Assault with a deadly weapon or dangerous instrument creates an increased risk of harm, which bumps up the penalties.
Deadly weapons include firearms or anything designed, made, or adapted for the purposes of inflicting death or serious physical injury. While not an exhaustive list, other examples of deadly weapons include knives, stilettos, swords, daggers, and metal knuckles.
Dangerous instruments are any instruments, articles, or substances that, given the circumstances in which they are used or threatened, are highly capable of causing death or serious physical injury. For example, a wrench, motor vehicle, or piece of wood could constitute a dangerous instrument if used to strike another person.
A person convicted of assault faces anywhere from a short jail sentence to a 20-year prison sentence.
A person commits misdemeanor assault by intentionally or recklessly causing physical injury to another. It's also a misdemeanor to act with criminal negligence in causing another physical harm by means of a deadly weapon or dangerous instrument. Finally, a person can commit misdemeanor assault by trying to prevent a police officer from performing their duties and causing physical harm to anyone in the process.
Third-degree assault is considered a class A misdemeanor, punishable by up to a year in jail and a $6,000 fine.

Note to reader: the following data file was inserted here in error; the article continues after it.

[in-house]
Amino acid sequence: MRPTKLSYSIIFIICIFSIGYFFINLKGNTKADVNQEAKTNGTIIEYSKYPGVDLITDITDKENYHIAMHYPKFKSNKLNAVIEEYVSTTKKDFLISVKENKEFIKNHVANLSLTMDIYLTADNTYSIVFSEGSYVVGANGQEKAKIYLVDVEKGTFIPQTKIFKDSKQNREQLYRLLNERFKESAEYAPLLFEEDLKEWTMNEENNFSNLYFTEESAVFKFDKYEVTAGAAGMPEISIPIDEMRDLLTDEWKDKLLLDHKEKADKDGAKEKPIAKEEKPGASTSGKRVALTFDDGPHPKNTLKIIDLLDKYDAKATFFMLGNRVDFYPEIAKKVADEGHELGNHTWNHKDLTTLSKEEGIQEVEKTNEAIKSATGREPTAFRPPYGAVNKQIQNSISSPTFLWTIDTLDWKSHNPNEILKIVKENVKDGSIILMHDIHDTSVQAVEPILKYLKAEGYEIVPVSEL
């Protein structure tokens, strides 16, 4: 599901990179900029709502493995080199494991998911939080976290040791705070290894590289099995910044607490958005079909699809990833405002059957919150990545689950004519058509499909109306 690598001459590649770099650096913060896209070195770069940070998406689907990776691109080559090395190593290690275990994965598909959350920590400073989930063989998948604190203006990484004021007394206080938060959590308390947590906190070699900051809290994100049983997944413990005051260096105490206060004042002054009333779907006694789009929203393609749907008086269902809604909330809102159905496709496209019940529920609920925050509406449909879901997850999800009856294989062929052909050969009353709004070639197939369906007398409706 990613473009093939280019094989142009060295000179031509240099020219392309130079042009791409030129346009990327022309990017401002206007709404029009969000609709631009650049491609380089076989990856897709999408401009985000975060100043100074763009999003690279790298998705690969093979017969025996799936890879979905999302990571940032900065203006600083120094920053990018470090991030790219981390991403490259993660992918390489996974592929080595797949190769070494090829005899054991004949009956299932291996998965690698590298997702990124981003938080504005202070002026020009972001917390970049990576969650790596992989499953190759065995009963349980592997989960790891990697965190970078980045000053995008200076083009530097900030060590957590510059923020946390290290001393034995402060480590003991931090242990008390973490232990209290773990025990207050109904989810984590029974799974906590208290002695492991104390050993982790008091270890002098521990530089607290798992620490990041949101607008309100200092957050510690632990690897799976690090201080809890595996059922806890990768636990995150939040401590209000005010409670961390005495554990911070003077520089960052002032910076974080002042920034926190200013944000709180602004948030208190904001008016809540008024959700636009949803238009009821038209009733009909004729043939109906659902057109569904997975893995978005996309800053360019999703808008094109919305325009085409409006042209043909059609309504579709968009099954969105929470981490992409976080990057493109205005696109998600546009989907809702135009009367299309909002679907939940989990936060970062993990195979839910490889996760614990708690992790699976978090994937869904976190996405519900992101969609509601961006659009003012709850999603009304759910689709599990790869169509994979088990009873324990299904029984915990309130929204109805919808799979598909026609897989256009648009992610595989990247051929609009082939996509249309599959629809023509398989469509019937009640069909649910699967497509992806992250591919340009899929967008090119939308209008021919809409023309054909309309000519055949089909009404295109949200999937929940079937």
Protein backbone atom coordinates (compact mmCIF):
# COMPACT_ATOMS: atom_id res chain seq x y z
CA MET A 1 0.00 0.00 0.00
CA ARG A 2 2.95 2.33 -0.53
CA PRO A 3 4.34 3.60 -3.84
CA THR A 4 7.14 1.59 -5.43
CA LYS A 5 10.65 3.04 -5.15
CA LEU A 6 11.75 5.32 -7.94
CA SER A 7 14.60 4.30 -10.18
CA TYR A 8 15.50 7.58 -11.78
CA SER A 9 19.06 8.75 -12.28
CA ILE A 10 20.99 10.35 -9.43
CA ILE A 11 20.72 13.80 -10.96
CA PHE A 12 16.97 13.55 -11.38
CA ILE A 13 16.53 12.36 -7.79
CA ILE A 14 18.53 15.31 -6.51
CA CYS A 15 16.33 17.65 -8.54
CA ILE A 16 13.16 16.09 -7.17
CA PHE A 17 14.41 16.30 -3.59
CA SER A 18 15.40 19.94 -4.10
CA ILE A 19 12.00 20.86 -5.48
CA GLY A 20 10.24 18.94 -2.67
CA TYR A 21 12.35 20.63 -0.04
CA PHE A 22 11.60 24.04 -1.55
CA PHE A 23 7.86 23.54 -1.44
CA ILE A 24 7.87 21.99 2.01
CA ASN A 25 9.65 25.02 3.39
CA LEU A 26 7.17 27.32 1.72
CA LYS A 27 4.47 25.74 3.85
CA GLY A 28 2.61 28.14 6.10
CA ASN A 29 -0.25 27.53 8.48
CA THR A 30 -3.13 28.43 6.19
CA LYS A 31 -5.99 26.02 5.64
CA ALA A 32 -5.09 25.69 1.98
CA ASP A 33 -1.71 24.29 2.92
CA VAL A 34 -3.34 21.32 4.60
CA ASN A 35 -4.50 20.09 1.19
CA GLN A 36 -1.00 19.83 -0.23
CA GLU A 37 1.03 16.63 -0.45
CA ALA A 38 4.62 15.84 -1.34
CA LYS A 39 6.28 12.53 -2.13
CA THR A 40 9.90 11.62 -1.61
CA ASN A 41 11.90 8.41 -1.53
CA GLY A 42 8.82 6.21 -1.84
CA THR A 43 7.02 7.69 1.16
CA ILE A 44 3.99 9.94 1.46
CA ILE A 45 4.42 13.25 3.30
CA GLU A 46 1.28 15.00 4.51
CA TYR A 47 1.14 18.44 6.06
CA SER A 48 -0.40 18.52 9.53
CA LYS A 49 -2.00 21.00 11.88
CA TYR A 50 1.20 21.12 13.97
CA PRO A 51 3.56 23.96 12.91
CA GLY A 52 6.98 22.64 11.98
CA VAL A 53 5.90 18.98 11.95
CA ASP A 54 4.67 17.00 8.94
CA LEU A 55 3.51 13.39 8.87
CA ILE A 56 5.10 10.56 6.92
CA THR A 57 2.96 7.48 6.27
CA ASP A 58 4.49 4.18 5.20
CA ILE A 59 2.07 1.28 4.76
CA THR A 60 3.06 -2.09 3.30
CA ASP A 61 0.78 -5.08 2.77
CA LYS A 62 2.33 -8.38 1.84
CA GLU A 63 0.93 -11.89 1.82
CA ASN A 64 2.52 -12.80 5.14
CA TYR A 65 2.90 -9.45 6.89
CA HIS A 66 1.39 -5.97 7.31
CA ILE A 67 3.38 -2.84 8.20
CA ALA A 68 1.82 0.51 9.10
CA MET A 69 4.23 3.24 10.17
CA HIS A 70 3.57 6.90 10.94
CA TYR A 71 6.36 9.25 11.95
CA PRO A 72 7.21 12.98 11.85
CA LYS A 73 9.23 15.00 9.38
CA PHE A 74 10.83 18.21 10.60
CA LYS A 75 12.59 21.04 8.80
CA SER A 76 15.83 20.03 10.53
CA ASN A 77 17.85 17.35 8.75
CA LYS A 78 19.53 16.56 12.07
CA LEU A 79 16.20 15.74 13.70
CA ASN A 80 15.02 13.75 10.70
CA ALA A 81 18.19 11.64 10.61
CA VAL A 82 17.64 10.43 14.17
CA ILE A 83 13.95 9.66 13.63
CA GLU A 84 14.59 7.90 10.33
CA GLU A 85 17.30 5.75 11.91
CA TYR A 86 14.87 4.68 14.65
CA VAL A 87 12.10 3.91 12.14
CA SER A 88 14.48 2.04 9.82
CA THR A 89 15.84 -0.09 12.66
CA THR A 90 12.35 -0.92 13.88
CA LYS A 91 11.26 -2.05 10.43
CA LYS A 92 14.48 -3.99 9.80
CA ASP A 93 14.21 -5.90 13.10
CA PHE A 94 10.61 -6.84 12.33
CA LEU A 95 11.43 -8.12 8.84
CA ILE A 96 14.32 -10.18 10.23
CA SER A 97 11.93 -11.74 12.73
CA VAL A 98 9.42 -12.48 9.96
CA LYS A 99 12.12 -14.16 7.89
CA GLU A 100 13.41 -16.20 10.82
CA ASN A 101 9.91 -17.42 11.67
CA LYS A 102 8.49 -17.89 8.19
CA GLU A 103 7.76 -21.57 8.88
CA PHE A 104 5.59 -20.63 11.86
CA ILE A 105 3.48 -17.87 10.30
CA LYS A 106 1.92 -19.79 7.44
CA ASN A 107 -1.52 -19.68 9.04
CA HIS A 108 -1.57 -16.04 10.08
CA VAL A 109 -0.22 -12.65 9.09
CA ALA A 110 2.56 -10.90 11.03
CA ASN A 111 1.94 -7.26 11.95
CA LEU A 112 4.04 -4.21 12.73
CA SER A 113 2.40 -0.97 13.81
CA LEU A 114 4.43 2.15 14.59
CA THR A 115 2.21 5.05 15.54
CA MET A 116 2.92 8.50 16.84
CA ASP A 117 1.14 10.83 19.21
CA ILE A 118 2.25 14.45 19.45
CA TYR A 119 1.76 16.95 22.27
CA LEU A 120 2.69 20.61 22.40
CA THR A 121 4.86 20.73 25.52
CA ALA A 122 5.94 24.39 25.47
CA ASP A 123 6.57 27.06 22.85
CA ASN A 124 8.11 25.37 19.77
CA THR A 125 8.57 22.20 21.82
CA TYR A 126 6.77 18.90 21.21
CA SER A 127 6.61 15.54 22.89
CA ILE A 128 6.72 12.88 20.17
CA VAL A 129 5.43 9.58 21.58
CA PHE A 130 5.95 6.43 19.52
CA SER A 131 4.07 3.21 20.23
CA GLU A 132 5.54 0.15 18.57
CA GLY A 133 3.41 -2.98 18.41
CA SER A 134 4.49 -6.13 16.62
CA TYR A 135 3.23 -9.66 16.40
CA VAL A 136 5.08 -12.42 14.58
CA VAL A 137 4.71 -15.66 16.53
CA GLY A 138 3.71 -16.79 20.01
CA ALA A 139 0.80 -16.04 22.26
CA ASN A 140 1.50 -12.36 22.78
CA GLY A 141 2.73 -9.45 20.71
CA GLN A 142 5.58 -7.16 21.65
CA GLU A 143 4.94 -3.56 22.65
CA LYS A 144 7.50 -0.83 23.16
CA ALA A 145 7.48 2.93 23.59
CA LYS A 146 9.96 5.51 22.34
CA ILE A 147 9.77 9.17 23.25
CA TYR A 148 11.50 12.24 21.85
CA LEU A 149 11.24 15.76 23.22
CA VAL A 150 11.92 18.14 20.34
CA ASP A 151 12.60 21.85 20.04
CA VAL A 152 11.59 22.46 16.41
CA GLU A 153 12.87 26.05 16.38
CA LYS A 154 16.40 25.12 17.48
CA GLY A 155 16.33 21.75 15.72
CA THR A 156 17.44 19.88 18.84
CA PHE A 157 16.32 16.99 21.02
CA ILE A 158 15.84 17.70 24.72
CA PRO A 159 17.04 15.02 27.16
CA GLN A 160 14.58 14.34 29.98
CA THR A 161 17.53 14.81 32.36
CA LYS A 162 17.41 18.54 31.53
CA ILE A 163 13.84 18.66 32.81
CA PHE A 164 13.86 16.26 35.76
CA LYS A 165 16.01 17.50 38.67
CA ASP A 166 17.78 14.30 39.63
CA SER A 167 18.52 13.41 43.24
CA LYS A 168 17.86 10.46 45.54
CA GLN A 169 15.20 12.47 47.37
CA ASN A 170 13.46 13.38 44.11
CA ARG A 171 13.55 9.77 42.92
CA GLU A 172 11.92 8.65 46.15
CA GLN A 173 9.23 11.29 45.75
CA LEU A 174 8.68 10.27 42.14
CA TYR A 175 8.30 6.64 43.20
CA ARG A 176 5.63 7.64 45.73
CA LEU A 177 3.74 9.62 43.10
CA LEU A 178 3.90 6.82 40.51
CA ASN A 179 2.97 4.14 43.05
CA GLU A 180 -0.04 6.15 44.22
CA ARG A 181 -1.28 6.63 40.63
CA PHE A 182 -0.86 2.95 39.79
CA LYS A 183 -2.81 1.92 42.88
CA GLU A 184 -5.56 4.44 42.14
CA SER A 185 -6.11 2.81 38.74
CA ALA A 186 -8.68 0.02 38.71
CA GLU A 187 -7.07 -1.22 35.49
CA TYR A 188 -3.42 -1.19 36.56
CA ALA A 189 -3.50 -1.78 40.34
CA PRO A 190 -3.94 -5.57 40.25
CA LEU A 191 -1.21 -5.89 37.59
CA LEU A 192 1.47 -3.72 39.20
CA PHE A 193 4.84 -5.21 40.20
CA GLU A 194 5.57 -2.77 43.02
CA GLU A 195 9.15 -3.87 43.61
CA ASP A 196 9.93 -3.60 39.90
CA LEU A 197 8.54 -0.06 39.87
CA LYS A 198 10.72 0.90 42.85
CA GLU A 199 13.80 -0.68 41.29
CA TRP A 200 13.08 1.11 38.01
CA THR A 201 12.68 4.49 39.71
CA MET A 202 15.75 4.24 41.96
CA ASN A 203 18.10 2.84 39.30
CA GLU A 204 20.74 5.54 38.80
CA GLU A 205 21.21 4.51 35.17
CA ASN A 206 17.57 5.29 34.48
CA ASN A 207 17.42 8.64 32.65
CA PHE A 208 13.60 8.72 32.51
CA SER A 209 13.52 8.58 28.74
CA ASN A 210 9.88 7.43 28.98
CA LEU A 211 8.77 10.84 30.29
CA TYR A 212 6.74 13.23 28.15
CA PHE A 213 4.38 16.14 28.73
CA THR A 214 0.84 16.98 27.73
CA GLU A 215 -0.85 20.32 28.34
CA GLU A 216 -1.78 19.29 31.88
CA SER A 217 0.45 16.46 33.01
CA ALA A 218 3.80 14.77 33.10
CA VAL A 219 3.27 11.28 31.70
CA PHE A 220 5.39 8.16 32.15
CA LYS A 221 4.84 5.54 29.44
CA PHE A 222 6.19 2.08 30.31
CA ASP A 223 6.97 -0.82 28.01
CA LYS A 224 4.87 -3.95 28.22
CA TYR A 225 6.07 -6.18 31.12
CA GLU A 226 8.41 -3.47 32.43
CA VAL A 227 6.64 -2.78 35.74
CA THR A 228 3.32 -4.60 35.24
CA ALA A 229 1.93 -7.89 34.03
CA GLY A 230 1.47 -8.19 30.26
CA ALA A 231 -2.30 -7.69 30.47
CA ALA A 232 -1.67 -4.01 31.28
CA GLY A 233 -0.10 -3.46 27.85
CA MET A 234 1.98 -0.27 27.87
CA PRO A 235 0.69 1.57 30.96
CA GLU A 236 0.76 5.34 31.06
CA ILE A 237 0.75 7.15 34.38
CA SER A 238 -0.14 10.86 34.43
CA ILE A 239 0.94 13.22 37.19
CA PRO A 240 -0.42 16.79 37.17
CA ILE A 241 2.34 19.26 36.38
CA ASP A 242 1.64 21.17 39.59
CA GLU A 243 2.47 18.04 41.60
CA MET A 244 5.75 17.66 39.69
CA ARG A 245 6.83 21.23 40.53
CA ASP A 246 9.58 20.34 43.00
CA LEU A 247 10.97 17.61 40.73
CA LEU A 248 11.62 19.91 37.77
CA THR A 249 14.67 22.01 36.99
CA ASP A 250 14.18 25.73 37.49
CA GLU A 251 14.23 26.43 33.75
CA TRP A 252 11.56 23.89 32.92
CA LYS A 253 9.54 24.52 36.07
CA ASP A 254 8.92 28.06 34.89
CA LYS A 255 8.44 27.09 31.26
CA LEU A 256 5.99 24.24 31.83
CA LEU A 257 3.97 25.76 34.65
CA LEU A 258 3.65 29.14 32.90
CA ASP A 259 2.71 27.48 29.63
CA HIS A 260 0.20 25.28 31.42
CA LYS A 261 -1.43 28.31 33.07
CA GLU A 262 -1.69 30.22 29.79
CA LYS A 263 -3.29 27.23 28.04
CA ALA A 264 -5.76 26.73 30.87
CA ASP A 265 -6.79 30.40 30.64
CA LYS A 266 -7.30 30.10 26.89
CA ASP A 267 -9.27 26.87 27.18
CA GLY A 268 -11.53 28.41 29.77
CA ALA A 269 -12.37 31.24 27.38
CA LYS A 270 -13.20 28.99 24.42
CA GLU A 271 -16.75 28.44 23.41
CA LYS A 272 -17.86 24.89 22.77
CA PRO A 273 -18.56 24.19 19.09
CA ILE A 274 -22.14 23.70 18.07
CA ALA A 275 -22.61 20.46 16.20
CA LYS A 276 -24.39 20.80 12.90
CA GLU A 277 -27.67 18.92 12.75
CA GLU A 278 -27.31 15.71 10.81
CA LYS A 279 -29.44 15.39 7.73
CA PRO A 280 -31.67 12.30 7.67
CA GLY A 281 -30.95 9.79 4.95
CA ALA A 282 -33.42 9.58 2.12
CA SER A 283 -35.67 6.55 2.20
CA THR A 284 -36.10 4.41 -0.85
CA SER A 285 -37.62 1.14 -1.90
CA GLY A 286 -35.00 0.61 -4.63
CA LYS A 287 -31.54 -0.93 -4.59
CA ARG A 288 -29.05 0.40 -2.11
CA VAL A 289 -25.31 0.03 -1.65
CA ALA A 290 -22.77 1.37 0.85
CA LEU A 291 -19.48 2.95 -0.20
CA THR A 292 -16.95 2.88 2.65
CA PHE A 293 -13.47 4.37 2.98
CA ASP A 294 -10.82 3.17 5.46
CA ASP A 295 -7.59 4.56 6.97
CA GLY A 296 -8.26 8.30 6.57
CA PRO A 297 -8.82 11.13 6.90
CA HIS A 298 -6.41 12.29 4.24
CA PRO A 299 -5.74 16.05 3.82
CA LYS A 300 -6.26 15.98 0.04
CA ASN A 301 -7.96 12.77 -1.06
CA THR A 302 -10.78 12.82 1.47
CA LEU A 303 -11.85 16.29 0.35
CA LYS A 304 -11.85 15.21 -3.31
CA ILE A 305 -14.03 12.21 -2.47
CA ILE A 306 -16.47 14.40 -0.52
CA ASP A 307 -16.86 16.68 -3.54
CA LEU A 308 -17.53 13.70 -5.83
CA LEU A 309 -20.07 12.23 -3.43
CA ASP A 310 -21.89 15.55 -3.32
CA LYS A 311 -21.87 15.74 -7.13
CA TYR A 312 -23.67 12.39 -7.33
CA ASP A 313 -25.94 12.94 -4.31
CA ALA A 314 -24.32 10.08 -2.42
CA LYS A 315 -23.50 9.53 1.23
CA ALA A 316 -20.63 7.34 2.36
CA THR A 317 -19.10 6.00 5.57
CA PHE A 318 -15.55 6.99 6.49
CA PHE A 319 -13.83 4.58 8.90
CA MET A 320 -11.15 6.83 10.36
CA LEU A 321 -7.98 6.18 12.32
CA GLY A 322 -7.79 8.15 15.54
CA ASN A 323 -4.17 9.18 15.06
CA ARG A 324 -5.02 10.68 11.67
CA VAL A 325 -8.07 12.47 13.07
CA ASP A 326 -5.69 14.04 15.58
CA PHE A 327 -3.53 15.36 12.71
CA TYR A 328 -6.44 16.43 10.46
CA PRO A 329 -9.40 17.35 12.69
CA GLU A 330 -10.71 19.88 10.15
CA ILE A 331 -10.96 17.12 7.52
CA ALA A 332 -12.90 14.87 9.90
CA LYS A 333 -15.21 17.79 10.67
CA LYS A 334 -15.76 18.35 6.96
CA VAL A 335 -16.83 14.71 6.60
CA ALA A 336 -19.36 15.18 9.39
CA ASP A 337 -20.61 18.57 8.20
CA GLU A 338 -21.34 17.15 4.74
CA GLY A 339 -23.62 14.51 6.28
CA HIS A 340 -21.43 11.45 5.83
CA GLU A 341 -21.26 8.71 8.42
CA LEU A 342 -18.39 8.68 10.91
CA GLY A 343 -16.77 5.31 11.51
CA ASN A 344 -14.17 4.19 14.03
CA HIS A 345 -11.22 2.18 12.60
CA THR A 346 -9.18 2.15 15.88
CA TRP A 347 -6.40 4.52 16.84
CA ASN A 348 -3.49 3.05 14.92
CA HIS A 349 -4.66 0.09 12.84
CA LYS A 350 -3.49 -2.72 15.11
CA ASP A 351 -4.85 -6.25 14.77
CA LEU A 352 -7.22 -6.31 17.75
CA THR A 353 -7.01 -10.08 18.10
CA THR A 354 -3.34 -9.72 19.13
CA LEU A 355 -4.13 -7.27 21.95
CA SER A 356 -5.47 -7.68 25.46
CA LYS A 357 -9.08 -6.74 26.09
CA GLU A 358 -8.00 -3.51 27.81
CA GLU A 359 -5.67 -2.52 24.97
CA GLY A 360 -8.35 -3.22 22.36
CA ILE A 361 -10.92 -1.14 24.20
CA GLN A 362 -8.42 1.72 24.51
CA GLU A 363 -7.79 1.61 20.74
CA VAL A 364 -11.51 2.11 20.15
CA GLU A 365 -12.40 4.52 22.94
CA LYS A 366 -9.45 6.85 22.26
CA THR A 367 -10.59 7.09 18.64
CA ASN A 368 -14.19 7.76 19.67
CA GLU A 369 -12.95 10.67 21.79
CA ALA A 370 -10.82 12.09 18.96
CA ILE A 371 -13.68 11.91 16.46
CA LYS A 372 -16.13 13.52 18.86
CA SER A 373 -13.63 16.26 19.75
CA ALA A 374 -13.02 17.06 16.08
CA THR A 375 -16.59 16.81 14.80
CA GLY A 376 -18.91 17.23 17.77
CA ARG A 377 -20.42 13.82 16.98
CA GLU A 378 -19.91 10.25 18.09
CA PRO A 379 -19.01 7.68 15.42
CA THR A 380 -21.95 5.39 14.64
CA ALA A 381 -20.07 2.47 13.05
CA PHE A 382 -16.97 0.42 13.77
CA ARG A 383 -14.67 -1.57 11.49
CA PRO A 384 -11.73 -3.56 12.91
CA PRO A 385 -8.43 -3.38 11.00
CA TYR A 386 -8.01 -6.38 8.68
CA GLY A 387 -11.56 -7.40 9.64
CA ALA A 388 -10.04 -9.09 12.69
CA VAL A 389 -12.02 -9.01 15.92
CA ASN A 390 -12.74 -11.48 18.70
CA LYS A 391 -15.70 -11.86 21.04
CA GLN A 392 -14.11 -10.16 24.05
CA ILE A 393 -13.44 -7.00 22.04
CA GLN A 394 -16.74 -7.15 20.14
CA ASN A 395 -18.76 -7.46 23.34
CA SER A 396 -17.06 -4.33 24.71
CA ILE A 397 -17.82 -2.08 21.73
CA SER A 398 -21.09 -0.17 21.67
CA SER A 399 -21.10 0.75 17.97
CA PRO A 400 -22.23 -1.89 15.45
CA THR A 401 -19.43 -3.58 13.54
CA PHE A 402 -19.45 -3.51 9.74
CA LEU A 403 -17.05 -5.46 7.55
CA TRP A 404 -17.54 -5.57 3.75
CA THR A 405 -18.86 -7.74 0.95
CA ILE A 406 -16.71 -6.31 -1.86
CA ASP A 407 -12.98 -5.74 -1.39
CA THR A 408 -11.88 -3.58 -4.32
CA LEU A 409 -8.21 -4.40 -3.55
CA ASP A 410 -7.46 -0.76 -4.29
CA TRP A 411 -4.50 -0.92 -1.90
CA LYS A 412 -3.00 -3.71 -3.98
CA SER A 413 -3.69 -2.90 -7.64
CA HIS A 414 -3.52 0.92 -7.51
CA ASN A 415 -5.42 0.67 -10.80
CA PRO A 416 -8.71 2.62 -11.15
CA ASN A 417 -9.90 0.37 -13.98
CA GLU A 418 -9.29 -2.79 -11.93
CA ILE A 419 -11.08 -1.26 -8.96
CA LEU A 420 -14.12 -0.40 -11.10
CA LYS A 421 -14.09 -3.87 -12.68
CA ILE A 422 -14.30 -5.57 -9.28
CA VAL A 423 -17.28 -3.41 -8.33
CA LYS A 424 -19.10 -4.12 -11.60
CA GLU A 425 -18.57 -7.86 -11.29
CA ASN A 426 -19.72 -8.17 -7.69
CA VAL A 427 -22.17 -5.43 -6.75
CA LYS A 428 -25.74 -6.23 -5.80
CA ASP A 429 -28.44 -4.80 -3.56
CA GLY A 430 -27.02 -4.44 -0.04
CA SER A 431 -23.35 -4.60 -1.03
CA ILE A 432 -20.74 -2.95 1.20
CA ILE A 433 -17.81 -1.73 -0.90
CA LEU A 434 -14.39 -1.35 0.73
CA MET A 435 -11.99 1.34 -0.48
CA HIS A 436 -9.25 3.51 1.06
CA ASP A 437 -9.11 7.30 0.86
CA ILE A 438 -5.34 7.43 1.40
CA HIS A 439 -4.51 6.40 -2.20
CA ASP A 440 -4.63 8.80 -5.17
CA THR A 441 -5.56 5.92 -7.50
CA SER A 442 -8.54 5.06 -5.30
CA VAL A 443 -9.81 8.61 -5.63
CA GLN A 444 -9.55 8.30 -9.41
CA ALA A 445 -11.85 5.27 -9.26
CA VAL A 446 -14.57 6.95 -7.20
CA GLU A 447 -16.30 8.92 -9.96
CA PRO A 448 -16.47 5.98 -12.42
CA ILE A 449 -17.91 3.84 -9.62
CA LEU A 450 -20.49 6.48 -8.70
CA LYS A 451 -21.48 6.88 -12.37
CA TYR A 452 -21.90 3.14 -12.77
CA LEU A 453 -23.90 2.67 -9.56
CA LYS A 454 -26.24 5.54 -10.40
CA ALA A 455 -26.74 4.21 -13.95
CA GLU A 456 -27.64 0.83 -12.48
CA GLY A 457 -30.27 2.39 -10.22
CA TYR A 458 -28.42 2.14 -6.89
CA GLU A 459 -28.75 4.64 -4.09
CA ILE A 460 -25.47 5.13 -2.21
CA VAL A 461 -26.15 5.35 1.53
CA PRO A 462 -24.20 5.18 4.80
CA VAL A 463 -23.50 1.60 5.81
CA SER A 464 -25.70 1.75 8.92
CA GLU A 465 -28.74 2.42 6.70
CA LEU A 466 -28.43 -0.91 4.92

A misdemeanor assault bumps up to felony assault in the second degree when the level of harm or risk involved increases or a vulnerable victim is targeted.
The law also considers intentionally drugging someone as second-degree assault.
A person convicted of second-degree assault commits a class C felony, punishable by one to 10 years' incarceration and a fine up to $15,000. A judge, however, must impose the maximum 10-year prison sentence when the defendant used a firearm or deadly weapon in committing the assault.
The most serious assaults fall under the first-degree penalties. The following actions that result in serious physical injury to another are considered first-degree assaults:
It's also a first-degree assault to intentionally cause another serious or permanent disfigurement or disability to a victim.
First-degree assault carries a sentence of not less than two years and not more than 20 years' imprisonment, plus a $30,000 fine. As with second-degree assault, a person who commits an armed assault (firearm or deadly weapon) faces a mandatory 10-year prison sentence.
Alabama imposes enhanced penalties when a person assaults a sports official or a family member or the assault is a hate crime.
Sports officials. Penalties for assaulting a sports official bump up to the next offense level—for instance, a Class A misdemeanor becomes a Class C felony.
Domestic assault. Assaulting a family member carries mandatory minimum sentences and increased penalties for repeat offenses.
Hate crime. When the assault is a hate crime, the defendant faces stiff mandatory minimum sentences.
If you're facing a charge of assault, consider consulting with an experienced criminal defense attorney who regularly practices in your area. Having an assault conviction on your record—even for a misdemeanor—can make it difficult to get a job or secure housing. A lawyer can evaluate the strength of the prosecution's case against you and help develop any defenses that might apply to your case.
(Ala. Code §§ 13A-1-2, 13A-5-6, 13A-5-11, 13A-5-13, 13A-6-20, 13A-6-21, 13A-6-22, 13A-6-130, 13A-11-144 (2021).)